Results: The experimental group showed significant improvement compared to the control group (P<.004 & P<.001). The implication is that there is a good relationship between upper extremity functional task performance and quality of life (r= 0.928).

 

Conclusions: The Motor Imagery programme is a simple and very cost-effective treatment used in Occupational Therapy practice. It can be easily taught and learnt. The study concludes that Motor Imagery programme is effective in improving upper extremity functional task performance and quality of life among stroke survivors.

Diabetes and cardiovascular disease policy brief

OLCHINI, Davide
PASQUIER, Estelle
GUIMET, Pauline
September 2012

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"This policy brief is an introduction to Handicap International’s 2012 policy paper on diabetes and other cardiovascular risk factors. It provides an overview of Handicap International's activities in this sector"
Policy brief 6

Diabetes and other cardiovascular risk factors

GUIMET, Pauline
PASQUIER, Estelle
OLCHINI, Davide
July 2012

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"This document is an operational guideline produced specifically for Handicap International’s programmes. It is intended to provide them with guidance and a framework for each stage of the project cycle (project development, implementation, monitoring and evaluation) for projects tackling the theme of diabetes and other cardiovascular risk factors (CVRF)"
Policy paper 6

Constraint - Induced Movement Therapy: Determinants and Correlates of Duration of Adherence to Restraint use Among Stroke Survivors with Hemiparesis

OLASUNKANMI, D O
OLASUMBO, S A
2012

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Background: Constraint-Induced Movement Therapy (CIMT) was developed to improve purposeful movement of the stroke-affected extremity by restricting the use of the unaffected extremity. The two main components of CIMT are the training of the more-impaired arm to perform functional tasks, and the restraint of the less-impaired arm. One challenge that the application of CIMT faces is in ensuring adherence to the use of restraint.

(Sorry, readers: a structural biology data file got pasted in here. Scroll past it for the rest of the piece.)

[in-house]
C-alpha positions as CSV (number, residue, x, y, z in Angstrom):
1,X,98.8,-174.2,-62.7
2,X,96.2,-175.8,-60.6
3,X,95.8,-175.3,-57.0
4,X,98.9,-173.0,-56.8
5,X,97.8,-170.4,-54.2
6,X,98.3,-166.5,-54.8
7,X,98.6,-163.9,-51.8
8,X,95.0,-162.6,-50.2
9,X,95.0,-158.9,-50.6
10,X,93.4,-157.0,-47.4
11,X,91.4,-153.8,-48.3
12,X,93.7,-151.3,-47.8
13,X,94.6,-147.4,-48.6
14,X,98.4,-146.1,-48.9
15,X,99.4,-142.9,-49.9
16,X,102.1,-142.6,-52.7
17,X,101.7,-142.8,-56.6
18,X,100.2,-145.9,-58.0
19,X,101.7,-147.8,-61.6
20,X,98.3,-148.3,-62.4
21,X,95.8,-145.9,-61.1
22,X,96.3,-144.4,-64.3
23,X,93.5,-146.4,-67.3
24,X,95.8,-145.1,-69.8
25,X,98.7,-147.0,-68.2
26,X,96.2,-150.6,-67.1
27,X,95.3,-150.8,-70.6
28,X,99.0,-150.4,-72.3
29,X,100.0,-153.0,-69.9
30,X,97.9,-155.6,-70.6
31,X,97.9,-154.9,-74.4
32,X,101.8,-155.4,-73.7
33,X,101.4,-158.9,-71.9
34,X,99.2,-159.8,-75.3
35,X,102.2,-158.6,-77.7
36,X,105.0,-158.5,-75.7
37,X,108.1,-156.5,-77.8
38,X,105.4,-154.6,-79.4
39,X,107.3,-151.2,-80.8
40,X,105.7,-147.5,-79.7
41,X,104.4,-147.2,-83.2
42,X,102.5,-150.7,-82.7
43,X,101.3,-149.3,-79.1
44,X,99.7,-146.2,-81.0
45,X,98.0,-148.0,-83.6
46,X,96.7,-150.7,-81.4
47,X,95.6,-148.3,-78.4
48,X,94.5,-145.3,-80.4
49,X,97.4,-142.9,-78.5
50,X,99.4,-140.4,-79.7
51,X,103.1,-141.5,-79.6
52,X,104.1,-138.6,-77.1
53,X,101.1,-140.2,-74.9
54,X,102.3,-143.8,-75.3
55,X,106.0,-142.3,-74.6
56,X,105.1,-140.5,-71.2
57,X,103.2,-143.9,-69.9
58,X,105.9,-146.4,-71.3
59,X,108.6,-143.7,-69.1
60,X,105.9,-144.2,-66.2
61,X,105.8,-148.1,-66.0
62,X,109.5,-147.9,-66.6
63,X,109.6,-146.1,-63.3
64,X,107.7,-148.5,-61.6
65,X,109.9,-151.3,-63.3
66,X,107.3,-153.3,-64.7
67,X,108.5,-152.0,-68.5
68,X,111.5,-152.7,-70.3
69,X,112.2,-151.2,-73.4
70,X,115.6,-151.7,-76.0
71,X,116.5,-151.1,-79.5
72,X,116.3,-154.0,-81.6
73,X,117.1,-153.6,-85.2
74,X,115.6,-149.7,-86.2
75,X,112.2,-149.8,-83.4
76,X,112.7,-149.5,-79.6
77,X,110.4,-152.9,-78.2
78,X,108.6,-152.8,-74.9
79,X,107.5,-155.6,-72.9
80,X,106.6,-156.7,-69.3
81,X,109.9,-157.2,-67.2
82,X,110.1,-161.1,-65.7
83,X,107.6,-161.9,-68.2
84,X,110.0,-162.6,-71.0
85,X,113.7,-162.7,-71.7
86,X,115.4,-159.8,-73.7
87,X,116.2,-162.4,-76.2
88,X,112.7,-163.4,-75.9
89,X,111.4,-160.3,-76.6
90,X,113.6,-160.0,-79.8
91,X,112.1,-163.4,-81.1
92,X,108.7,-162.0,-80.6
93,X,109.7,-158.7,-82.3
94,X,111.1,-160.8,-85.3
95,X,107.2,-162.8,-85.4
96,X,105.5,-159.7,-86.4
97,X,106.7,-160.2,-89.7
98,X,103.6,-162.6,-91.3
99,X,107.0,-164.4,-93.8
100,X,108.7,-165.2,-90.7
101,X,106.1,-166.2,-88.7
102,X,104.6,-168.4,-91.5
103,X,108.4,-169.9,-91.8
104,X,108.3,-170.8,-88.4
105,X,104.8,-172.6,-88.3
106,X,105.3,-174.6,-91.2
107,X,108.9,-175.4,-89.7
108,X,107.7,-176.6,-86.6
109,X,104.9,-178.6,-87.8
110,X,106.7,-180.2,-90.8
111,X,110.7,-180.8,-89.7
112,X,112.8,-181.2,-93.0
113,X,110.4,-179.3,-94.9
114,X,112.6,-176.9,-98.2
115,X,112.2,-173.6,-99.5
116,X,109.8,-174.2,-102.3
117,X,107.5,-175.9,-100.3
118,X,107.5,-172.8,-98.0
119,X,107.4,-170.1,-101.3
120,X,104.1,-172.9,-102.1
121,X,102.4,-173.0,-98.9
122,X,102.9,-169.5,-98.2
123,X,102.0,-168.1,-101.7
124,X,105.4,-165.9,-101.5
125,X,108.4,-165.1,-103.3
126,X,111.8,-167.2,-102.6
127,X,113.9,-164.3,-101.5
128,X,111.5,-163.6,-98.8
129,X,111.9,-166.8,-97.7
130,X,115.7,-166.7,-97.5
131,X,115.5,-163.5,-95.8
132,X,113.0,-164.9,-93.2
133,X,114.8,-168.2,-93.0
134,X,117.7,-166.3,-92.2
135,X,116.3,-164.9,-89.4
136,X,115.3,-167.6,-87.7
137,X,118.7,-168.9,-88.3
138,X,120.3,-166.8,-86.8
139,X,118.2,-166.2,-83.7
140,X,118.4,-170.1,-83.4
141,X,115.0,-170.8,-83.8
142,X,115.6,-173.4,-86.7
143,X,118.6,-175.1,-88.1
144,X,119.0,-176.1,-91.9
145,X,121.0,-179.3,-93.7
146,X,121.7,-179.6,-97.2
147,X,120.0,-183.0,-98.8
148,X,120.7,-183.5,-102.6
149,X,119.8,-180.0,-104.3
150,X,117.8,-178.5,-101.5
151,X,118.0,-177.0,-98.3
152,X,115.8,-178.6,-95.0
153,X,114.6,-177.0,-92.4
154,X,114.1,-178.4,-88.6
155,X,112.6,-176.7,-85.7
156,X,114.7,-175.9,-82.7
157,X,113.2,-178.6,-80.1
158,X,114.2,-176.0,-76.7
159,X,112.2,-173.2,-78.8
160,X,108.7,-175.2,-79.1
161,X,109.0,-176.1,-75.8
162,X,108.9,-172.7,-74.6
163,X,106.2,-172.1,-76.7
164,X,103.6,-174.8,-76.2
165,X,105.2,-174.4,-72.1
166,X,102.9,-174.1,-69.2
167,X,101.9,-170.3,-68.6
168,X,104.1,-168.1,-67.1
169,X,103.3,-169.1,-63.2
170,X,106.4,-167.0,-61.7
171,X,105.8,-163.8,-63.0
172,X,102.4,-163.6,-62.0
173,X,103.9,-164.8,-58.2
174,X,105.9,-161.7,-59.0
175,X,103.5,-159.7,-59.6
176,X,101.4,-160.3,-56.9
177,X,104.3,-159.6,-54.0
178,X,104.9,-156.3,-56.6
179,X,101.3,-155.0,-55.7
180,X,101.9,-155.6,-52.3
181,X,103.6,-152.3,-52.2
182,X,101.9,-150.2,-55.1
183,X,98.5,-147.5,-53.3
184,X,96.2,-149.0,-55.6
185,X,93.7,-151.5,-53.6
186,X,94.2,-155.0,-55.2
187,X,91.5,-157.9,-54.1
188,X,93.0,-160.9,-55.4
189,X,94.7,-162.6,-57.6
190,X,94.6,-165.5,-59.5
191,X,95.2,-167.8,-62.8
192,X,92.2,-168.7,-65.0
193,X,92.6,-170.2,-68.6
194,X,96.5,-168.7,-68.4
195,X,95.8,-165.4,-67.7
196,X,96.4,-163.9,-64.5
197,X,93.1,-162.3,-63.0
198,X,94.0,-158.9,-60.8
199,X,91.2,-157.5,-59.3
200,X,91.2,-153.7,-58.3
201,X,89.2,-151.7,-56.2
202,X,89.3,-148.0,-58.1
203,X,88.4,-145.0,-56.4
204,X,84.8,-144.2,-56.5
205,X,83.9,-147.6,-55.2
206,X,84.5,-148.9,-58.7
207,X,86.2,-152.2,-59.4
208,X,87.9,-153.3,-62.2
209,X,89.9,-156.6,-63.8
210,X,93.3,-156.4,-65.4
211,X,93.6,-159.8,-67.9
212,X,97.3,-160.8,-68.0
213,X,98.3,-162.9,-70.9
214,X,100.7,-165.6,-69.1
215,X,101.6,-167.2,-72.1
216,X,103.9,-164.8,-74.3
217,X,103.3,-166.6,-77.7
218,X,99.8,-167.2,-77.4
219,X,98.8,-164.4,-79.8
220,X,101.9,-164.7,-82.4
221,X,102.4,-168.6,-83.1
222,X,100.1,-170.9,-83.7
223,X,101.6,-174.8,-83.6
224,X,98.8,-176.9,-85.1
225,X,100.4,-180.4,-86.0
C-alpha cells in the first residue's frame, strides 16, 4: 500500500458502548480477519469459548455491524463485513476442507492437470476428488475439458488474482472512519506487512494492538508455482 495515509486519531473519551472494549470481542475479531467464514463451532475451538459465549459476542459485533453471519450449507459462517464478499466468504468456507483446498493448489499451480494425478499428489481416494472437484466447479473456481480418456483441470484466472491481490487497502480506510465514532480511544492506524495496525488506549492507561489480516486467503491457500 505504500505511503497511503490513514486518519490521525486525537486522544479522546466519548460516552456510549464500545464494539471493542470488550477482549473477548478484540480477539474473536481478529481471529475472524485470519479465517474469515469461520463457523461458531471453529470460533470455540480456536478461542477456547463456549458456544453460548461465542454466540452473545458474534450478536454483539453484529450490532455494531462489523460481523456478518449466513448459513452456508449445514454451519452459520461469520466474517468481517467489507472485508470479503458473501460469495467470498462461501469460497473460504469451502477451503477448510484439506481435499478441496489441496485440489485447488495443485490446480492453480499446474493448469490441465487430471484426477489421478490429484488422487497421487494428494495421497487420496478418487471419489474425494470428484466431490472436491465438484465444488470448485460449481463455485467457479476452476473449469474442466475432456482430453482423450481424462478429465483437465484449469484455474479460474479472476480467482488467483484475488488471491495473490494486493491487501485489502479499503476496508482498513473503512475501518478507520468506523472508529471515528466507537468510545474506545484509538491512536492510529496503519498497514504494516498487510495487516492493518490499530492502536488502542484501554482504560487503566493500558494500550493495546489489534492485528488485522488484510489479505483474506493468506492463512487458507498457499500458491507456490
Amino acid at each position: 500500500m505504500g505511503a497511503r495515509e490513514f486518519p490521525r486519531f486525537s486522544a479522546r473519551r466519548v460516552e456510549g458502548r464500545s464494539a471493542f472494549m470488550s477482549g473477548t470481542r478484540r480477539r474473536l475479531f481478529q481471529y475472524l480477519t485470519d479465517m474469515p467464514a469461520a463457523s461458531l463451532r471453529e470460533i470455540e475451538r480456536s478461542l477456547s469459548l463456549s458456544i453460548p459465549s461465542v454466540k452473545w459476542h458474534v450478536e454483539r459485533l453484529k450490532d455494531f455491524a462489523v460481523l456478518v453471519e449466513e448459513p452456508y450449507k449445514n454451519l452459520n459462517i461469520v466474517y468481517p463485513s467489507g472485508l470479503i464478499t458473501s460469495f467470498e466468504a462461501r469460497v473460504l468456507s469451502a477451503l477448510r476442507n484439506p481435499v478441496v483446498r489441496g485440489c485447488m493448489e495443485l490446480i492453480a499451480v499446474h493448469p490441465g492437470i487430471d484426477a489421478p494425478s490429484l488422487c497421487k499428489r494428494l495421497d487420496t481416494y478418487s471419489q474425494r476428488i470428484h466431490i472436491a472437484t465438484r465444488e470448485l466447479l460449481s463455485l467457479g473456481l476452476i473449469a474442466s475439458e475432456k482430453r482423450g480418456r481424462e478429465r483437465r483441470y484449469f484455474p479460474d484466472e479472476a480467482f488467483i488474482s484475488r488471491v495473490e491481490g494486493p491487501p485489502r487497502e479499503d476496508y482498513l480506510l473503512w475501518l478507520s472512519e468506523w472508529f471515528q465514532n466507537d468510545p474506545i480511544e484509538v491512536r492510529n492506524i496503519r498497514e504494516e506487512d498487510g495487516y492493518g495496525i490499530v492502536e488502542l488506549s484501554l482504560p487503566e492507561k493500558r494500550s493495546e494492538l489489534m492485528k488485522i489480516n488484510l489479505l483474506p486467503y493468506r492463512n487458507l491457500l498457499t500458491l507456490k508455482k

Purpose: There is a need to determine the factors that may influence adherence, as this would allow CIMT to be delivered more effectively, and prevent situations where unrealistic expectations are placed on stroke–affected individuals.

 

Methods: Thirty stroke survivors with hemiparesis who met the inclusion criteria were consecutively recruited from the physiotherapy out-patient clinics, using a purposive sampling technique. A structured questionnaire was used to obtain information on clinical and socio-demographic parameters. The participants were given a restraint and an adherence time log-book, to make a daily record during the period they wore the restraint. The adherence time log- book was collected at the end of every week of the 3-week study. Motor function and functional use of the upper limb were measured using Motricity Index and Motor Activity Log respectively. Data was analysed using mean and standard deviations, independent t-test and Spearman rho; p was significant at 0.05.

 

Results: Gender (p=0.73) and side affected/handedness (p=0.79) had no significant influence on the percentage duration of adherence to restraint use (DARU). The influence of socio-economic status was seen, with the participants of middle socio-economic status adhering for longer duration (p=0.02). Age had weak and no significant correlation with percentage DARU (p=0.55). There was significantly fair correlation between motor function/functional use at any stage (p=0.55) and the corresponding percentage duration of adherence to restraint use, except the functional use in the first week (p=0.44).

 

Conclusion: Socio-economic status should be considered when applying CIMT.

Rehabilitation Services for Persons Affected by Stroke in Jordan

AL-ORAIBI, S
DAWSON, V L
BALLOCH, S
MOORE, A P
2011

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The purpose of this study was to explore the perceptions stroke survivors have of the rehabilitation services received by them in the Jordanian community. A secondary aim was to explore the impact of culture on providing appropriate services for stroke survivors.